Best Sights and Attractions in Boston's North End
The North End is the oldest historic neighborhood of Boston. The area's cobblestone streets are lined with unique architecture from the 17th and 18th centuries, including quaint sidewalks, wooden balconies, and alleyways. The neighborhood is full of historical culture, and is packed with restaurants, bakeries, and shops along with famous spots that played important roles in American history.
Established as a permanent central marketplace in Boston, and gifted by the wealthy merchant Peter Faneuil, this marketplace building was constructed in 1742 and then later expanded over the following decades and centuries. The meeting hall on the upper floor of the building became famous as a place of protest against the British during the era of the Revolutionary War. It has since become a place of protest and democracy throughout American history. Today, visitors can tour the historic building as well as visit the shops and restaurants of the marketplace buildings. Grab a souvenir and a bite to eat in the food court, or join one of the many walking tours of Boston that begin in this part of town.
4 South Market Street, North End, Boston, Massachusetts
Located in the central area of North End, Haymarket Square has a storied history, but now feels more like a large intersection. This area is home to the farmers market on Fridays and Saturdays where patrons can find low-cost produce.
Chardon & N Washington, North End, Boston, Massachusetts
Old North Church
This historic church is one of the main landmarks in the historic area of Boston's North End. Surrounded by houses and buildings that are hundreds of years old, the church itself dates back to 1723. Not only is it well preserved, but it has a special place in American history as the beginning of Paul Revere's famous ride to let everyone know that the British were indeed coming. Self-guided tours of the church are available, and additionally visitors can go down into the crypt underneath the church as well. Furthermore, the church is open for services on Sundays if you make a reservation.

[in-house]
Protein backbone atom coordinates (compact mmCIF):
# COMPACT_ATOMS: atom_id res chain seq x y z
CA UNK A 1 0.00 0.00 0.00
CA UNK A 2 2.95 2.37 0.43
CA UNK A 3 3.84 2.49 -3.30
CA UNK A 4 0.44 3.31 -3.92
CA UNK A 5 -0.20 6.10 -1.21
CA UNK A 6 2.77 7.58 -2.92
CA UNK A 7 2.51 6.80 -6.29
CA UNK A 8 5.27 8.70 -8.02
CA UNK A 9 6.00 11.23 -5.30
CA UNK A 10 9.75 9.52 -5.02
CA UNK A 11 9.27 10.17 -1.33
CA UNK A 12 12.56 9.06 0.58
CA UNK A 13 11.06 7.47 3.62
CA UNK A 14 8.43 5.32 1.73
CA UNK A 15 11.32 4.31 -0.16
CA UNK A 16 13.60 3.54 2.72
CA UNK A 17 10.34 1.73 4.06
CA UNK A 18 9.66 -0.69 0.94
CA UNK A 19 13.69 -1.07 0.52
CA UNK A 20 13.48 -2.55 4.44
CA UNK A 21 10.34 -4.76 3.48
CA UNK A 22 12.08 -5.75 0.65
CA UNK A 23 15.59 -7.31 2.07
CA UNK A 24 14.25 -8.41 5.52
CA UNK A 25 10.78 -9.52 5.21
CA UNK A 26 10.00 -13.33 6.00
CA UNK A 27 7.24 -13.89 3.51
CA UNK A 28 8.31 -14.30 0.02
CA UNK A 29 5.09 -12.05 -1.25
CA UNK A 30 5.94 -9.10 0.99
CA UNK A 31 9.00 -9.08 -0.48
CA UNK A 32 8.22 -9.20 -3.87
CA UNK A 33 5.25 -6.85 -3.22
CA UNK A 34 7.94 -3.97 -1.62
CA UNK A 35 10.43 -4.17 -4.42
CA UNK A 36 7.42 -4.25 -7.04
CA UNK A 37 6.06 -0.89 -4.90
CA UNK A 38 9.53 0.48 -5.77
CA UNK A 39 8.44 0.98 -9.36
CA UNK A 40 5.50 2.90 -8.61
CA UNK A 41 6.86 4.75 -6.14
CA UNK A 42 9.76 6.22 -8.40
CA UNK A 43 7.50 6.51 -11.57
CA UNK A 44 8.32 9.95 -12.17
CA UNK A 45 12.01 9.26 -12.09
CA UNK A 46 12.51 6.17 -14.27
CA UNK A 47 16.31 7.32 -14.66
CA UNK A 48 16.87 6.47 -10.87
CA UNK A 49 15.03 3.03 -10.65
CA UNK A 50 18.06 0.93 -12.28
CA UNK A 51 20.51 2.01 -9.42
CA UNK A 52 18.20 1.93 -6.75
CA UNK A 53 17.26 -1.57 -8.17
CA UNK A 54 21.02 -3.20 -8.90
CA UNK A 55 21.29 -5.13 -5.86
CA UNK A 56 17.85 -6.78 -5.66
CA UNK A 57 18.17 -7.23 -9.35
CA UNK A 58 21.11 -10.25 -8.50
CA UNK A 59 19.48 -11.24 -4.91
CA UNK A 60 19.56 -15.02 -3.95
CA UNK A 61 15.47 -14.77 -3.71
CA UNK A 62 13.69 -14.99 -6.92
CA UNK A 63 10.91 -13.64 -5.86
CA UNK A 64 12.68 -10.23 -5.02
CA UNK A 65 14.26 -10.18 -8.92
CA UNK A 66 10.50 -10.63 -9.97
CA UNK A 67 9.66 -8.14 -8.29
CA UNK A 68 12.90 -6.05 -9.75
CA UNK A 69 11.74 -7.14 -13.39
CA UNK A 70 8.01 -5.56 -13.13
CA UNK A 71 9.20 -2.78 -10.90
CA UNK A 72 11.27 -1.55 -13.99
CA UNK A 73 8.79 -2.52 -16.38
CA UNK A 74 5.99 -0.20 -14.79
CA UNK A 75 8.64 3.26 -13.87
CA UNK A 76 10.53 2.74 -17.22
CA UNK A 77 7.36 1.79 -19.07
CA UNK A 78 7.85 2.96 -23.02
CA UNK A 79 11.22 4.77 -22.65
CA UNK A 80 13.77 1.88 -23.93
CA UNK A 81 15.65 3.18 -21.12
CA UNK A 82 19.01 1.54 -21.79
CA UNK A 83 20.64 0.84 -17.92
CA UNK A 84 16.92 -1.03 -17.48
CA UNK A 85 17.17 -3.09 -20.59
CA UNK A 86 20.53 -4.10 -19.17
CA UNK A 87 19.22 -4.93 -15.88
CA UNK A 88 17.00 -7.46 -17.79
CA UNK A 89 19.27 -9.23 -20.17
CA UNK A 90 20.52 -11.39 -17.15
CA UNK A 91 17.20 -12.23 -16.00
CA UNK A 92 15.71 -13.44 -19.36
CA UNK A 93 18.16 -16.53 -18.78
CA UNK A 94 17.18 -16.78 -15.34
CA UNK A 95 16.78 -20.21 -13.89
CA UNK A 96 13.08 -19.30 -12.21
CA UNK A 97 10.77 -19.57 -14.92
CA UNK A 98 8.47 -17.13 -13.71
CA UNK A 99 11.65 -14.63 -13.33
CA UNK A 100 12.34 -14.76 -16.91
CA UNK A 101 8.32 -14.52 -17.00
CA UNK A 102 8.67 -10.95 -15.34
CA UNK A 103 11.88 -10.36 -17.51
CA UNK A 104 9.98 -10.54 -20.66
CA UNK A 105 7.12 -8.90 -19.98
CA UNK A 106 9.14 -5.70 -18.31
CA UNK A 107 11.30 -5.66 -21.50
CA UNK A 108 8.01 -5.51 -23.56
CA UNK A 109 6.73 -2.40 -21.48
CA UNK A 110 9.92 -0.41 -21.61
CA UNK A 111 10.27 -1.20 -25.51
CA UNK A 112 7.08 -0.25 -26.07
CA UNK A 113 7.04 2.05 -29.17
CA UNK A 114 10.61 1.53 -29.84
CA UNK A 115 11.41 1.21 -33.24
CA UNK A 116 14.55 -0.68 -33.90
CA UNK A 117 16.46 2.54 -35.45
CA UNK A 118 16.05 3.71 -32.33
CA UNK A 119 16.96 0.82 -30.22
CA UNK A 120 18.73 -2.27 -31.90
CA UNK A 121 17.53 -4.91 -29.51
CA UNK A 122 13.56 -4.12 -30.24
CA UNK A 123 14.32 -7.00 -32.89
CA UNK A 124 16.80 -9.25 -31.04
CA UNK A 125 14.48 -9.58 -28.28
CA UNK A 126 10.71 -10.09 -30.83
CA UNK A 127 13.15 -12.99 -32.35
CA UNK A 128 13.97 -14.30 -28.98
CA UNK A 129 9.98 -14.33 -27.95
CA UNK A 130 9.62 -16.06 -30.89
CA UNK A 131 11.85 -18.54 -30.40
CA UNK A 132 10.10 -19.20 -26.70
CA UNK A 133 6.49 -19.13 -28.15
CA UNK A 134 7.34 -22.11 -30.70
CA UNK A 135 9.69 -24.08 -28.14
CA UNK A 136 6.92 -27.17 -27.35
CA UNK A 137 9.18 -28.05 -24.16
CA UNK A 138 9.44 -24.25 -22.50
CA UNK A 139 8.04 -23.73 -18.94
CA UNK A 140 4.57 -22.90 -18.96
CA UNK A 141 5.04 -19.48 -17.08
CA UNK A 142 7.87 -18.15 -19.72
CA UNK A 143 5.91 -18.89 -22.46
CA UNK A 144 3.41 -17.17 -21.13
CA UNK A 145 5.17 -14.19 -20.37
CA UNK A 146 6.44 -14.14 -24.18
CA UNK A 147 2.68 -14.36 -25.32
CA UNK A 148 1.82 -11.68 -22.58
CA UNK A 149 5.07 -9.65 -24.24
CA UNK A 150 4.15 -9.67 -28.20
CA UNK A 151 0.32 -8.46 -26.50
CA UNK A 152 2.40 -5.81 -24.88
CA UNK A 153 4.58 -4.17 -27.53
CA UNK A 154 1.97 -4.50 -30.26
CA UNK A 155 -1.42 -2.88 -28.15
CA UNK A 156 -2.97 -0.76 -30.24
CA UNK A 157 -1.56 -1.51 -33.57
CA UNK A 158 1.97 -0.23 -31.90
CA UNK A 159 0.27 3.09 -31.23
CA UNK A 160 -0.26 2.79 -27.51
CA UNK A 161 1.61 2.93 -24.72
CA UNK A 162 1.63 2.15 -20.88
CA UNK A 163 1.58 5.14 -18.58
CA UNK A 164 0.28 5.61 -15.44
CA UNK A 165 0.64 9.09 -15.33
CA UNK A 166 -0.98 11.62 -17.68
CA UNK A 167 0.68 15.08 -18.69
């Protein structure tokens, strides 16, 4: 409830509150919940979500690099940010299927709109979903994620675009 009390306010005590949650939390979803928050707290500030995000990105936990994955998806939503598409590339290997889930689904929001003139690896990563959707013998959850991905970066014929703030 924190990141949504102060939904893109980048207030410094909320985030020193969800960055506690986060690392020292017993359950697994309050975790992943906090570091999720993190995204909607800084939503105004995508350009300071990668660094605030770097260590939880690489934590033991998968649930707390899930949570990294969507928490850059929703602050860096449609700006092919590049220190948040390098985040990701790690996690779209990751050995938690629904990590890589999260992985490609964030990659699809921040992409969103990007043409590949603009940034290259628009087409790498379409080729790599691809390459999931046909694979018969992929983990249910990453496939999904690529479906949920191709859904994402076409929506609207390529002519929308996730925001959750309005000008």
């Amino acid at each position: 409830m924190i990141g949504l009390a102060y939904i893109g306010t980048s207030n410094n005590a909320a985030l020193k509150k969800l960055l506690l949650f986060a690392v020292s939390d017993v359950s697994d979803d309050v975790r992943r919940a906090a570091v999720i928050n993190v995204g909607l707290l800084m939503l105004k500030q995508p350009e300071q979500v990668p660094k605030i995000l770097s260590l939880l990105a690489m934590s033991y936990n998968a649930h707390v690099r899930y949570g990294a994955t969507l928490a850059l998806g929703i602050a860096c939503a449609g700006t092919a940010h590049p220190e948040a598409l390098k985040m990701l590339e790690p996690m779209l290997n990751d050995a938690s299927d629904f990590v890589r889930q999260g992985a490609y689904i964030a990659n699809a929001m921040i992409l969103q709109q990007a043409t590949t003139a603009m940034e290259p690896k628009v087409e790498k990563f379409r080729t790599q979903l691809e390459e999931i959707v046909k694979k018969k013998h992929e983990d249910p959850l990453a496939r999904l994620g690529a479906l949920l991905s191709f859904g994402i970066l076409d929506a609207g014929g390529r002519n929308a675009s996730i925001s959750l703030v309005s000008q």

193 Salem Street, North End, Boston, Massachusetts, 02113
Paul Revere Mall
Also known as the Boston Prado
, Paul Revere Mall features a large statue of, you guessed it, Paul Revere. Also along this stretch of pedestrian-only cobblestones are plaques along the walls that feature other notable and important people from Boston's and America's history such as Benjamin Franklin. The plaza runs between Old North Church and St. Stephen's Church.
North End, Boston, Massachusetts
The Paul Revere House
This simple, two story, wood-frame home offers a glimpse into how Paul Revere and his family lived during the late 18th century. The Tudor-style house is part of the Freedom Trail.
19 N Square, North End, Boston, MA, 02113
The Boston Harborwalk is a nearly complete project designed to connect the waterfront walkways along the harbor. Currently, visitors can enjoy over 43 miles of walkways along the harbor, much of which runs along the main Waterfront and North End areas of central Boston near many of the city's top attractions. Along the trail, visitors can find public restrooms along with restaurants, cafes, shops, tourist attractions, marinas and wharfs, ferry terminals, and more. While it's quite easy to run and jog along the trails, bikes are only allowed along specific sections which have less pedestrian traffic. Bikes are allowed on the section from the Neponset River Greenway to Castle Island State Park. See the website and map for more details if you're looking to bike.
North End, Boston, Massachusetts
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